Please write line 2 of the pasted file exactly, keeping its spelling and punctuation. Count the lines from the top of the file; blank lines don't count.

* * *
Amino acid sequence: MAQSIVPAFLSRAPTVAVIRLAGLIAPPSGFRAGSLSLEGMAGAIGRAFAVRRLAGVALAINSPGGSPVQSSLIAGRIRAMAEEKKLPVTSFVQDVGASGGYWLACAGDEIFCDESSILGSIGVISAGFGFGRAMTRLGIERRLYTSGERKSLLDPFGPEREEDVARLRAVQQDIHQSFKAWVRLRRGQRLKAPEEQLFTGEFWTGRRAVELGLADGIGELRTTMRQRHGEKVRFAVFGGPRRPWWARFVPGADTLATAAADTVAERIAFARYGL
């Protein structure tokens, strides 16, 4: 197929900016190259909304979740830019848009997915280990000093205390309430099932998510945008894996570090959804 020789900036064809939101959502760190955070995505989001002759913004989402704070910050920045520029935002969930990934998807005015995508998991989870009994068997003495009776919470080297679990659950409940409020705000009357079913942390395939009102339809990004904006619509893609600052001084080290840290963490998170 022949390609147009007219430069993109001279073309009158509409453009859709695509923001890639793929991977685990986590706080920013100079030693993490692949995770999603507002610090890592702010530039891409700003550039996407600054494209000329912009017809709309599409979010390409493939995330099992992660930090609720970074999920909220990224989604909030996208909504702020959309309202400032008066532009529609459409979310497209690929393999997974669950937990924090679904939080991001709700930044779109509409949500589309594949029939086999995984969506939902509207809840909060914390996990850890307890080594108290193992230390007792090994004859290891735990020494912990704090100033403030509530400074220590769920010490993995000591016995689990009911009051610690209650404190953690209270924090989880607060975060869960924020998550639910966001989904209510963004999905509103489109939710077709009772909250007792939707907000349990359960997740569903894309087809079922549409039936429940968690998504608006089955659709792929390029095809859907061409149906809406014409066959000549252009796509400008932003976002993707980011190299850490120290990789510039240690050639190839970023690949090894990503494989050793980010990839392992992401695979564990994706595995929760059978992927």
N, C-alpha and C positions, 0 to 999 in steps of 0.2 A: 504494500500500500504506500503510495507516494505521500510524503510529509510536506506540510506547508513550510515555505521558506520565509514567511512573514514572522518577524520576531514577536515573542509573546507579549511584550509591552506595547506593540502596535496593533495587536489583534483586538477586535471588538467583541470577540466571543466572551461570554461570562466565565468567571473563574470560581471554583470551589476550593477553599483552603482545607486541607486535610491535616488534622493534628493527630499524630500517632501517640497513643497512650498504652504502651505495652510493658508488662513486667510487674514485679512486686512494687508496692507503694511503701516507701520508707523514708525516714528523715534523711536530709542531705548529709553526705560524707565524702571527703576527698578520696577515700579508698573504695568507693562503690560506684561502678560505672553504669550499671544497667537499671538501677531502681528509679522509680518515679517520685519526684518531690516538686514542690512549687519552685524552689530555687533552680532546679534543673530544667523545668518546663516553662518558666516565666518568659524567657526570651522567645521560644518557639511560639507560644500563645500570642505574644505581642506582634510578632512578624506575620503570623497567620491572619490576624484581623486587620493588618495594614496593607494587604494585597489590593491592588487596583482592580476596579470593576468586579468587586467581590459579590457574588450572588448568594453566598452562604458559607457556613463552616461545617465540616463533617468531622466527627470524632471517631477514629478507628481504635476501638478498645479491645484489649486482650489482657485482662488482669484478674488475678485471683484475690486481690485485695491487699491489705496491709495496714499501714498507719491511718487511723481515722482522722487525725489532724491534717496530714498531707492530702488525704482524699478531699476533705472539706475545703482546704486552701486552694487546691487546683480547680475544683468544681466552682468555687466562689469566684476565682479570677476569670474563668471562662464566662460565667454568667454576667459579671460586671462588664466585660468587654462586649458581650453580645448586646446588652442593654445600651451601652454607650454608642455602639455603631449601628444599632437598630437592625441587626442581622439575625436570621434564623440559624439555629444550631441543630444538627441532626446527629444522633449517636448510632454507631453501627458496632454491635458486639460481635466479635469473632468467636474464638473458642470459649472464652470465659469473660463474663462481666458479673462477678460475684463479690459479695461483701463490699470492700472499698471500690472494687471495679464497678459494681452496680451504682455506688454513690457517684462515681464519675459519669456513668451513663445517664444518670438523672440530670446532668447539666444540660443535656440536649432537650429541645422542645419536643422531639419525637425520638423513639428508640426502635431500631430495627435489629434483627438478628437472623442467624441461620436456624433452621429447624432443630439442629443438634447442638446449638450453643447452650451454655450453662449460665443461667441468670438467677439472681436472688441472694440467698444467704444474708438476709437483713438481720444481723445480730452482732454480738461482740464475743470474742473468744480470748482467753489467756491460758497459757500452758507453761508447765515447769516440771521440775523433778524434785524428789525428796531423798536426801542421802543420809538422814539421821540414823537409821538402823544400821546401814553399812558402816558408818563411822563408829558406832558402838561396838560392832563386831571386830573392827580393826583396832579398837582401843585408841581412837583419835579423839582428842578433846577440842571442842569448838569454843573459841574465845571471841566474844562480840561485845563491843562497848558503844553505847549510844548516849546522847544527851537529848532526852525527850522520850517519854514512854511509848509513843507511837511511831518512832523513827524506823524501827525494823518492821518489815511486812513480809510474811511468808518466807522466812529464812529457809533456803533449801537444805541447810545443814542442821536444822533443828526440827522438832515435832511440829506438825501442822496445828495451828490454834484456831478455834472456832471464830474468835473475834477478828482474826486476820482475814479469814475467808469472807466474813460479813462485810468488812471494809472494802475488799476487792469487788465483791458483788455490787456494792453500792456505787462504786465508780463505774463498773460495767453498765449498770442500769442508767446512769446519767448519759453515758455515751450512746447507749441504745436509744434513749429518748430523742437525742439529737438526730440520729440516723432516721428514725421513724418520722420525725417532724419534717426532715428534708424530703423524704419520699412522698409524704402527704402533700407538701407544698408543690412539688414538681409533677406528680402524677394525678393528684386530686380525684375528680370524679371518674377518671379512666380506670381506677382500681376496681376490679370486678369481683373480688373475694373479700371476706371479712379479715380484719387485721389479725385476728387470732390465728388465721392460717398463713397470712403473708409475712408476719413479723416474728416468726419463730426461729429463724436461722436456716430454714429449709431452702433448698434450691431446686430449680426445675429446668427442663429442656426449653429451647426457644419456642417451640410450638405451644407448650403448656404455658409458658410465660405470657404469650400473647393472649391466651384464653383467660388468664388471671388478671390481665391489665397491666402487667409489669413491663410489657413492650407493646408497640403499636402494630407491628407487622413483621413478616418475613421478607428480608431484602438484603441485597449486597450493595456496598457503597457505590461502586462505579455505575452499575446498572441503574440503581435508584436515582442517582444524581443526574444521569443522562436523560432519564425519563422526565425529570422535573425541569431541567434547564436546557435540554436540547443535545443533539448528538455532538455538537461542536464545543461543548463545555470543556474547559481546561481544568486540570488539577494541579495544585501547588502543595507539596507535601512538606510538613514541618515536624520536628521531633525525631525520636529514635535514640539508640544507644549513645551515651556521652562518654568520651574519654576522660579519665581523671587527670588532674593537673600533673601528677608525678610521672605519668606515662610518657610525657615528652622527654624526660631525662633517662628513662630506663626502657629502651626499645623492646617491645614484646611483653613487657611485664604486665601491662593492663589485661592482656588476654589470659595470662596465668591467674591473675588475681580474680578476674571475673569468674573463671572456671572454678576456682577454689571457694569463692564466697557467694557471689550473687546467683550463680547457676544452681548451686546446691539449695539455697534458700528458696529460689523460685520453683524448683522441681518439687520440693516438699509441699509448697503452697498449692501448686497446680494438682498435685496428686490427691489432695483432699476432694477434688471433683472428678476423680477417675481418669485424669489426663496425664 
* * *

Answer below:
């Protein structure tokens, strides 16, 4: 197929900016190259909304979740830019848009997915280990000093205390309430099932998510945008894996570090959804 020789900036064809939101959502760190955070995505989001002759913004989402704070910050920045520029935002969930990934998807005015995508998991989870009994068997003495009776919470080297679990659950409940409020705000009357079913942390395939009102339809990004904006619509893609600052001084080290840290963490998170 022949390609147009007219430069993109001279073309009158509409453009859709695509923001890639793929991977685990986590706080920013100079030693993490692949995770999603507002610090890592702010530039891409700003550039996407600054494209000329912009017809709309599409979010390409493939995330099992992660930090609720970074999920909220990224989604909030996208909504702020959309309202400032008066532009529609459409979310497209690929393999997974669950937990924090679904939080991001709700930044779109509409949500589309594949029939086999995984969506939902509207809840909060914390996990850890307890080594108290193992230390007792090994004859290891735990020494912990704090100033403030509530400074220590769920010490993995000591016995689990009911009051610690209650404190953690209270924090989880607060975060869960924020998550639910966001989904209510963004999905509103489109939710077709009772909250007792939707907000349990359960997740569903894309087809079922549409039936429940968690998504608006089955659709792929390029095809859907061409149906809406014409066959000549252009796509400008932003976002993707980011190299850490120290990789510039240690050639190839970023690949090894990503494989050793980010990839392992992401695979564990994706595995929760059978992927």